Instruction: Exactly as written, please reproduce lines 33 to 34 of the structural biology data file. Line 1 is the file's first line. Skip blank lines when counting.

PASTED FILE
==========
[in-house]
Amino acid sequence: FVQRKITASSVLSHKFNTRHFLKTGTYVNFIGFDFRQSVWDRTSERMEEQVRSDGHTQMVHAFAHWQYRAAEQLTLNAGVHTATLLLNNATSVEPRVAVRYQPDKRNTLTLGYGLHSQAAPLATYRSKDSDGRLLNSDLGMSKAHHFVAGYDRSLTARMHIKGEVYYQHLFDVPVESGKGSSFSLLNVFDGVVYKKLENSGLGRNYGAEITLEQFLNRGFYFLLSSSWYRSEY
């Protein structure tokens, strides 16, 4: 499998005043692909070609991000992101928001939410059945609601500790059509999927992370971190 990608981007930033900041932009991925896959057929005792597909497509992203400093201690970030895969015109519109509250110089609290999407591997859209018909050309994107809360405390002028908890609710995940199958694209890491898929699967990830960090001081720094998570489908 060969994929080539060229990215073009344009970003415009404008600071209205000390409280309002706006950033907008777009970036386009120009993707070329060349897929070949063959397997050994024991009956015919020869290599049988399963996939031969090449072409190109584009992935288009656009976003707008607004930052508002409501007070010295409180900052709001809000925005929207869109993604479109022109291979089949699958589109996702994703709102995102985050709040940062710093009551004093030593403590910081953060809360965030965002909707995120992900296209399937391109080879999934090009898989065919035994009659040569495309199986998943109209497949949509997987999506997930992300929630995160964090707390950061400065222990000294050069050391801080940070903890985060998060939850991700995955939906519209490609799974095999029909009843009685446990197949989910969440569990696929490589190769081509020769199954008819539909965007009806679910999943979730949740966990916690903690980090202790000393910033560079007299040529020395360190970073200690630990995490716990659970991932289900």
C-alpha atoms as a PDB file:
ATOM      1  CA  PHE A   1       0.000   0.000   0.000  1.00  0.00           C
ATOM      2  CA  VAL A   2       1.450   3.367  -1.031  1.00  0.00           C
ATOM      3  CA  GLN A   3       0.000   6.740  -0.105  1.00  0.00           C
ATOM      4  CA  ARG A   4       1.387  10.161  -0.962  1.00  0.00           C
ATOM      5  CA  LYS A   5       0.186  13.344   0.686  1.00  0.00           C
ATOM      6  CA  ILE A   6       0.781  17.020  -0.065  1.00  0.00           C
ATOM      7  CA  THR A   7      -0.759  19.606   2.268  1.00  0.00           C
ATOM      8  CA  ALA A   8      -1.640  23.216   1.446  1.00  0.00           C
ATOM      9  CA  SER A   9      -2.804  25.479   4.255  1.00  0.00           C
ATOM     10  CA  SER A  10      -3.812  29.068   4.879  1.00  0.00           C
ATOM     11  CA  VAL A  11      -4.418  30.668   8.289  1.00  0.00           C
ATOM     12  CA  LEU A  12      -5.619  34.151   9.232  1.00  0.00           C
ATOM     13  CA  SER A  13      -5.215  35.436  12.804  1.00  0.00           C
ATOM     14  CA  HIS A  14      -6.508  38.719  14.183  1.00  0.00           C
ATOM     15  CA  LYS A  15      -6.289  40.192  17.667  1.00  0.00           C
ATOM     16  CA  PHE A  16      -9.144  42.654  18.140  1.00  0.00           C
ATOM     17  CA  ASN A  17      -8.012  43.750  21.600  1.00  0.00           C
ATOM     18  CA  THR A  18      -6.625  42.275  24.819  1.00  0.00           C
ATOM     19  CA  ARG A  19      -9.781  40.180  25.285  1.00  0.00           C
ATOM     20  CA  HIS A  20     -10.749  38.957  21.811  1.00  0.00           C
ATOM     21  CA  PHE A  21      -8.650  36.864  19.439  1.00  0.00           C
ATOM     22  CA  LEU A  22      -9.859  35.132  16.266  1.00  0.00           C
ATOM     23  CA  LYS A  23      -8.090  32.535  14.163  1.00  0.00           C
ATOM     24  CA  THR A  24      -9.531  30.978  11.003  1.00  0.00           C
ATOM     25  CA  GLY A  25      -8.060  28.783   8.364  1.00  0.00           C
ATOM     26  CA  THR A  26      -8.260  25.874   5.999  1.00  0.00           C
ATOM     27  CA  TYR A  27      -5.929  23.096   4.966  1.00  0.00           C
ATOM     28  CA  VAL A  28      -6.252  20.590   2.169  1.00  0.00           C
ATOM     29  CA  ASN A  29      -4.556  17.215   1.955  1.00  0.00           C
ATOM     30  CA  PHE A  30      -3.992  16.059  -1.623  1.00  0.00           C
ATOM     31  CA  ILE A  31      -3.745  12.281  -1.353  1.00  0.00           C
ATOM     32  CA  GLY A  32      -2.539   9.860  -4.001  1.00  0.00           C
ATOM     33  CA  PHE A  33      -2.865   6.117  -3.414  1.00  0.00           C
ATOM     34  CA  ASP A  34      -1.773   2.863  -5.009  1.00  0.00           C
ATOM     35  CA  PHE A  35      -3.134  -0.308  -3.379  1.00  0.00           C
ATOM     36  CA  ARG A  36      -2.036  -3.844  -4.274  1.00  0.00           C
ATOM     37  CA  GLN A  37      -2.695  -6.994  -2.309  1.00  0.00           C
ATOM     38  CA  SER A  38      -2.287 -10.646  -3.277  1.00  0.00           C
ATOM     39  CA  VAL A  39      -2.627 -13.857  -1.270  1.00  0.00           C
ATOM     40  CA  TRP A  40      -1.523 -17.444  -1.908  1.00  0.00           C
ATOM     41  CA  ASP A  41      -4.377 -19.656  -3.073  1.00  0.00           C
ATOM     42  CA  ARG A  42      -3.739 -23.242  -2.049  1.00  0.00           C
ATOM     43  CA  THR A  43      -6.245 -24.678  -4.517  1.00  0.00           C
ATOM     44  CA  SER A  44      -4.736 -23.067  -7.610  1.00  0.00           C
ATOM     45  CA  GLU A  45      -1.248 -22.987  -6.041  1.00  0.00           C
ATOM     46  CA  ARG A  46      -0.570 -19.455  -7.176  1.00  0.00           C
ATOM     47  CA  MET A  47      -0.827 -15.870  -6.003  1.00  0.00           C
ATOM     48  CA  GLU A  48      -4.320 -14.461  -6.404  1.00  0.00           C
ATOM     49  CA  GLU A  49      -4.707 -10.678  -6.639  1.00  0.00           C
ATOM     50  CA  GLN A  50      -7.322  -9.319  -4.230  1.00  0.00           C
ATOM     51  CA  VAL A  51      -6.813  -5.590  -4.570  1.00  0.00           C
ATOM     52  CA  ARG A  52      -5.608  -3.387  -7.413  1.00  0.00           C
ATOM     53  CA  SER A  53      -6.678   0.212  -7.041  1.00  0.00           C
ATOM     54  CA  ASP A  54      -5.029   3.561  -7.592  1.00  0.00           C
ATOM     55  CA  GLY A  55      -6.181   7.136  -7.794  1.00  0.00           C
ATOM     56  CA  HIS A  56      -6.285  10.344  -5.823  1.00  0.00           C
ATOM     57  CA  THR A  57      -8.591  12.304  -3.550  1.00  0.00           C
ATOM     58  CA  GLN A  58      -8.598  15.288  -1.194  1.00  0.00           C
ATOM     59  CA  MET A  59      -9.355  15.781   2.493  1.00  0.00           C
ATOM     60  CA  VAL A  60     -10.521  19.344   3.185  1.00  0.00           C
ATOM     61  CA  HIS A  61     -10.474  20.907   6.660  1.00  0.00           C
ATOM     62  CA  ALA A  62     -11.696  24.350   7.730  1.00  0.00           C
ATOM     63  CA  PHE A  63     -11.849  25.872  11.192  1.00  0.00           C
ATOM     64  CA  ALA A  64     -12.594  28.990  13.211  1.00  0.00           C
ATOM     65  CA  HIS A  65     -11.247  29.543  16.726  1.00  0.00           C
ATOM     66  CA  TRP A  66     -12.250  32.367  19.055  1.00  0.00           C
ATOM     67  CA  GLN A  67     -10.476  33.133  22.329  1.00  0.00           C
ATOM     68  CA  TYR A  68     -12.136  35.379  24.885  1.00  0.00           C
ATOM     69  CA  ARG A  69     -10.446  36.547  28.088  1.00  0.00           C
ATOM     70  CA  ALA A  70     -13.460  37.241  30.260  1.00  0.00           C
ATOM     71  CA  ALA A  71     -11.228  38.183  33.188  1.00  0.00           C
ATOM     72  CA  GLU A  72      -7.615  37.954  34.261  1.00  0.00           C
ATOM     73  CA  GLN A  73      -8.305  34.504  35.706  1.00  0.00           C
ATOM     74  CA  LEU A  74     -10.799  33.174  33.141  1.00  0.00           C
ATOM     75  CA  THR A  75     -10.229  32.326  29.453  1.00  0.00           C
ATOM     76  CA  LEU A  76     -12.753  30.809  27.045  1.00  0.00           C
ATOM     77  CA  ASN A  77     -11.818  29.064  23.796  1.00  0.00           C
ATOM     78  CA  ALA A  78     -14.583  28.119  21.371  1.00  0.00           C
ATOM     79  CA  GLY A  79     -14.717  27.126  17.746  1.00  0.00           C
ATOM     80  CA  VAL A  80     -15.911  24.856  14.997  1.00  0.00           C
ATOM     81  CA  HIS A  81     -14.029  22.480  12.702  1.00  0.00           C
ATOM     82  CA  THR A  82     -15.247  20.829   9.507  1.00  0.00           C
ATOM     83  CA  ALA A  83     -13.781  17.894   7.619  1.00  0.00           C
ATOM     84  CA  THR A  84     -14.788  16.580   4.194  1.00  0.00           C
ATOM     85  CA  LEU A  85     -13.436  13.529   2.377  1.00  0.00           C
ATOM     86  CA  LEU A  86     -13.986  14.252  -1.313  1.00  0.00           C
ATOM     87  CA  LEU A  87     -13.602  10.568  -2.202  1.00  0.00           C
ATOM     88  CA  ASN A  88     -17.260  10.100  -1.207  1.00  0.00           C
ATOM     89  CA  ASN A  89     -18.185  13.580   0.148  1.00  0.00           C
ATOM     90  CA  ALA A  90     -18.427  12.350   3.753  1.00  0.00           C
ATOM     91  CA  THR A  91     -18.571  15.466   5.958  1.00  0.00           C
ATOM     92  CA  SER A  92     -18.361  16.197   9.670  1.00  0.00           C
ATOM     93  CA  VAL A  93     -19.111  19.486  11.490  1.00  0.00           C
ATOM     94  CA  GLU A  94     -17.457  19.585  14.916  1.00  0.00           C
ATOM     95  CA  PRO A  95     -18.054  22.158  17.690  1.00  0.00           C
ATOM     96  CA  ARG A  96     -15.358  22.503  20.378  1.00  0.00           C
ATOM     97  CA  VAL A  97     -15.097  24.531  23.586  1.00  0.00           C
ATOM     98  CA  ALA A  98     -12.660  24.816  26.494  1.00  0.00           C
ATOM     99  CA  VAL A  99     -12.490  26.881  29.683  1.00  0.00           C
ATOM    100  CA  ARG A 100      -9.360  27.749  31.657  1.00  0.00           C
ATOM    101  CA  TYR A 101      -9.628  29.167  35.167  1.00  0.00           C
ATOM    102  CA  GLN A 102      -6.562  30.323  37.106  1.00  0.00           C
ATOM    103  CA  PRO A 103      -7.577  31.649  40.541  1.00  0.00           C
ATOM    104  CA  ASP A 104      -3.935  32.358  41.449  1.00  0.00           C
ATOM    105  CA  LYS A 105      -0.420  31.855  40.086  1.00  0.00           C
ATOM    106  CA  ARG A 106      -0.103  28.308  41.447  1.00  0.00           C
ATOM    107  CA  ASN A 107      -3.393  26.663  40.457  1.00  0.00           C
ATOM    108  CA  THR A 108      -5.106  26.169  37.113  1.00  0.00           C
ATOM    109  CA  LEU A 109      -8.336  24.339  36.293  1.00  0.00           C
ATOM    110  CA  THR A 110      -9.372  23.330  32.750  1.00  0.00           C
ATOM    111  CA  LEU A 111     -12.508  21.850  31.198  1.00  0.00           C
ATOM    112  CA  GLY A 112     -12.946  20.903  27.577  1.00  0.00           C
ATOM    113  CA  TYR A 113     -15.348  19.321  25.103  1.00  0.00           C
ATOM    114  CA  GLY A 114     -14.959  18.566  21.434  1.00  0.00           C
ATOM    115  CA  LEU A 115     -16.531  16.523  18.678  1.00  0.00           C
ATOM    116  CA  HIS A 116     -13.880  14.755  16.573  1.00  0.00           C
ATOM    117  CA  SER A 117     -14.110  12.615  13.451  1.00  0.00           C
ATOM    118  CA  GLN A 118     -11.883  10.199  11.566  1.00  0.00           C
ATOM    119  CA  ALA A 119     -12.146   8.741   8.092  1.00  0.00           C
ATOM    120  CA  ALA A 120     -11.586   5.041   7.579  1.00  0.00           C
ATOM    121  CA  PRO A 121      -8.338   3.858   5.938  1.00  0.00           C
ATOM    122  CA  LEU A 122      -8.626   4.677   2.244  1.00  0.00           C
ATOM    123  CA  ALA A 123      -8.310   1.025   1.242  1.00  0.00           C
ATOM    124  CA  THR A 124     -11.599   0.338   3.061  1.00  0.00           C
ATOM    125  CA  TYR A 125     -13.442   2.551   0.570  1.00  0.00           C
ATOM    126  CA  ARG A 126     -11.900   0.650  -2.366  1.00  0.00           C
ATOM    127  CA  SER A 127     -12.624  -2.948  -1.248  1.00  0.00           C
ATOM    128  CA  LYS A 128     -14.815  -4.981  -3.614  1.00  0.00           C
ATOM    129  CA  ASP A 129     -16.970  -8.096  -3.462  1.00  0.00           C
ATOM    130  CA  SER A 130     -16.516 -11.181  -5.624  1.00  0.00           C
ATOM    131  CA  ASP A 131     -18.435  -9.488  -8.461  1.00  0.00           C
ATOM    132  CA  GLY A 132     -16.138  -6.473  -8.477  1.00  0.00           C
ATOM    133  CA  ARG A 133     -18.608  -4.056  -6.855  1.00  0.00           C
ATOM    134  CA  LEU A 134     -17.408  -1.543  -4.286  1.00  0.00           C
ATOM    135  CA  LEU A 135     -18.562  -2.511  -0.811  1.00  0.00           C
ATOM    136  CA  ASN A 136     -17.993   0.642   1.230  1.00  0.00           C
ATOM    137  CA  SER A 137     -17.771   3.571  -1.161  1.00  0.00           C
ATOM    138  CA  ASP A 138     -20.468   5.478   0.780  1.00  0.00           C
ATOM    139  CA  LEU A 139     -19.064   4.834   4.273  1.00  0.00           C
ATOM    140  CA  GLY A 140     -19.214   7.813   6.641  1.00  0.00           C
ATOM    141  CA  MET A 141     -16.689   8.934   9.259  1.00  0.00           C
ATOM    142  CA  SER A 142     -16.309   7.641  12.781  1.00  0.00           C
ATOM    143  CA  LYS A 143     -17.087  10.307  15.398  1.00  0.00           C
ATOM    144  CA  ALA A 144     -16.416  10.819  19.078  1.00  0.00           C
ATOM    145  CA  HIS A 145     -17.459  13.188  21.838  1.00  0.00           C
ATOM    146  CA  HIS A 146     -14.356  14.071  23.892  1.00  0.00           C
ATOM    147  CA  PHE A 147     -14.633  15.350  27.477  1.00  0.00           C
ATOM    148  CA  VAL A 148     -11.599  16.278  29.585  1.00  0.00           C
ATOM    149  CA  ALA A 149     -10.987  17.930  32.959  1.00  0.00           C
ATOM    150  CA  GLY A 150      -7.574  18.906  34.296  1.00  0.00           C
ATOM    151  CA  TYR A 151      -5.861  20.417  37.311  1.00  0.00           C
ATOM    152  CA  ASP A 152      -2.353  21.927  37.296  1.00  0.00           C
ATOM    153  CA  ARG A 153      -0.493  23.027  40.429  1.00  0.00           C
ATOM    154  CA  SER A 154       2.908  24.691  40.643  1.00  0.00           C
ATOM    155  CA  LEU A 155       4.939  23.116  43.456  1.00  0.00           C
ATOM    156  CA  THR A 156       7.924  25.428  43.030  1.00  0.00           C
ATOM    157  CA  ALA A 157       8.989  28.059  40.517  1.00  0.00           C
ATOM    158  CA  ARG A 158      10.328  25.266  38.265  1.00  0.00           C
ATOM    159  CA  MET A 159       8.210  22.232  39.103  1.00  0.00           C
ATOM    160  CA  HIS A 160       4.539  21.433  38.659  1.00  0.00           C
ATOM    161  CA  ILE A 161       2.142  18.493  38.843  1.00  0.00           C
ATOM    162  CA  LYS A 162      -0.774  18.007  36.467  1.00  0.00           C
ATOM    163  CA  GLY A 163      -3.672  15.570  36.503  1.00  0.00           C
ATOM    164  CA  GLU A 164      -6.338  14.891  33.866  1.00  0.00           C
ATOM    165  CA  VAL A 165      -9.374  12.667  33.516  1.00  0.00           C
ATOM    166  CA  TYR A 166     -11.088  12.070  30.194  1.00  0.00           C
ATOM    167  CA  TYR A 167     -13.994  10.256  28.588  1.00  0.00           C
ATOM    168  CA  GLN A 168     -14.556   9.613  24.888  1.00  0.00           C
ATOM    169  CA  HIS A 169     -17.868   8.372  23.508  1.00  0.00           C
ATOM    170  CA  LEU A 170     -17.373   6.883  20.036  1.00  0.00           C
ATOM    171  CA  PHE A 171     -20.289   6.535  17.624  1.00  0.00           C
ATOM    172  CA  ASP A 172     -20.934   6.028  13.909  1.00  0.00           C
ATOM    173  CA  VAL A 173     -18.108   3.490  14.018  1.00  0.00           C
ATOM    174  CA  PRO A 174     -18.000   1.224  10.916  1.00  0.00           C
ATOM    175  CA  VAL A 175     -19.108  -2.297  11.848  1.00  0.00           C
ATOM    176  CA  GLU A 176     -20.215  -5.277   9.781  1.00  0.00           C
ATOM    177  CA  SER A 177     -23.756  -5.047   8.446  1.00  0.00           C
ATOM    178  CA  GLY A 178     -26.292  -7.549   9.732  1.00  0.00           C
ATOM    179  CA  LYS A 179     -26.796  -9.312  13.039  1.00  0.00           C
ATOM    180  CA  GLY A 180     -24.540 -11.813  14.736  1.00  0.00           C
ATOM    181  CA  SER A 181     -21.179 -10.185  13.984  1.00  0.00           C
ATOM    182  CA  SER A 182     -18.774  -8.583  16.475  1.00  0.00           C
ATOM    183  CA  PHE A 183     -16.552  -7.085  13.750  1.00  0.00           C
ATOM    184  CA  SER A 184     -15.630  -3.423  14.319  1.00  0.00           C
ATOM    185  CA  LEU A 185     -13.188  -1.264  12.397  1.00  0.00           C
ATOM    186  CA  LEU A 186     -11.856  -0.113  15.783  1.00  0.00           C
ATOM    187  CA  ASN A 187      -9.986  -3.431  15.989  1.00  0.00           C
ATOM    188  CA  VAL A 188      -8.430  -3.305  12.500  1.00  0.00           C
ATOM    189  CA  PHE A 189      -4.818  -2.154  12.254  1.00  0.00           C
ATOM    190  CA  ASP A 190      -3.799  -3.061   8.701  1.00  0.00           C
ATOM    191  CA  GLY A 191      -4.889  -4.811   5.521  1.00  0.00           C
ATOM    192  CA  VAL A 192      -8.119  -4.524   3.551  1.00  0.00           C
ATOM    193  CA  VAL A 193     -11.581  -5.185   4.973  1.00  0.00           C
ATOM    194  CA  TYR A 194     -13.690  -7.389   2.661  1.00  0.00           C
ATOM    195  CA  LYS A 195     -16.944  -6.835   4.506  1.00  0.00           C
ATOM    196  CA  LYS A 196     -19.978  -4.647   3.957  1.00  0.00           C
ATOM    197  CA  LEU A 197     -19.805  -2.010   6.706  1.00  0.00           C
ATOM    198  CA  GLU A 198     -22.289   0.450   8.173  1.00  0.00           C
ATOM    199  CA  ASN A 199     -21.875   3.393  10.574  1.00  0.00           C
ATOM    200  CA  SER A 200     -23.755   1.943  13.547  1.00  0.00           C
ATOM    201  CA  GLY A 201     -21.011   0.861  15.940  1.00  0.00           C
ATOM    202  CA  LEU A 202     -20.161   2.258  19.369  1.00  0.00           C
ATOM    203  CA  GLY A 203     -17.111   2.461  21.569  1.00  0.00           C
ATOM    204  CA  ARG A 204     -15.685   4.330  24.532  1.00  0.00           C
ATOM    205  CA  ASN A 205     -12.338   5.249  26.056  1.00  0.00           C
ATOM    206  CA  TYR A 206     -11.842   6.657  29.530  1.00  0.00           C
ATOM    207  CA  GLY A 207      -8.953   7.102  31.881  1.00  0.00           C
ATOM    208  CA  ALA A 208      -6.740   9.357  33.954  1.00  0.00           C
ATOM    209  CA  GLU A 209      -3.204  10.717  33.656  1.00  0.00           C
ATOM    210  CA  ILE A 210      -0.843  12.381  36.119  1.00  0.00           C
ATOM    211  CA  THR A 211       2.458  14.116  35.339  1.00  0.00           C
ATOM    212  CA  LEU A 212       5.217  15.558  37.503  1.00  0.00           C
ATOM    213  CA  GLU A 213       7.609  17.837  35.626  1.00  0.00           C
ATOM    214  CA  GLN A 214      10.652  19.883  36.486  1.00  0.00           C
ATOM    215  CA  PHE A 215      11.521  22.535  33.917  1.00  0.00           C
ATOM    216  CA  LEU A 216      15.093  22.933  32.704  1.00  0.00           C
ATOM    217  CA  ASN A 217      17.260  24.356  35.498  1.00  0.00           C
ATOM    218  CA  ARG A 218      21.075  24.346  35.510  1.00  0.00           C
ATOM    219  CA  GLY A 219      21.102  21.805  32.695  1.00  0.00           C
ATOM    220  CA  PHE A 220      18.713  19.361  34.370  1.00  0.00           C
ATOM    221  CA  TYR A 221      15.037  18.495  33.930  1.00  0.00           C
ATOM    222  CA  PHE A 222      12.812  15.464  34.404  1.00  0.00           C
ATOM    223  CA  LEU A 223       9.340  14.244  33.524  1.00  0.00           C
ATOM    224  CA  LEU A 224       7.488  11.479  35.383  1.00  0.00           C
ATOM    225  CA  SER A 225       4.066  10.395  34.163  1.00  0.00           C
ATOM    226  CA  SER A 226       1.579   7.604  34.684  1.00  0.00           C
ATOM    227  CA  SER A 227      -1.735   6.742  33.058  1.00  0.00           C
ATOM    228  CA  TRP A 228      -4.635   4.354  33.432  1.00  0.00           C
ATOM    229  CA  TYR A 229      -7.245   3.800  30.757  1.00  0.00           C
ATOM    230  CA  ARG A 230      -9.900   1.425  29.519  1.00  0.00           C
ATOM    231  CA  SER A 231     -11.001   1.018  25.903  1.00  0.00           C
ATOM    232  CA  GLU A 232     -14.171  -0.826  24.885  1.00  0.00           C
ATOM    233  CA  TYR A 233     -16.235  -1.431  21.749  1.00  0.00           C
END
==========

ATOM     29  CA  ASN A  29      -4.556  17.215   1.955  1.00  0.00           C
ATOM     30  CA  PHE A  30      -3.992  16.059  -1.623  1.00  0.00           C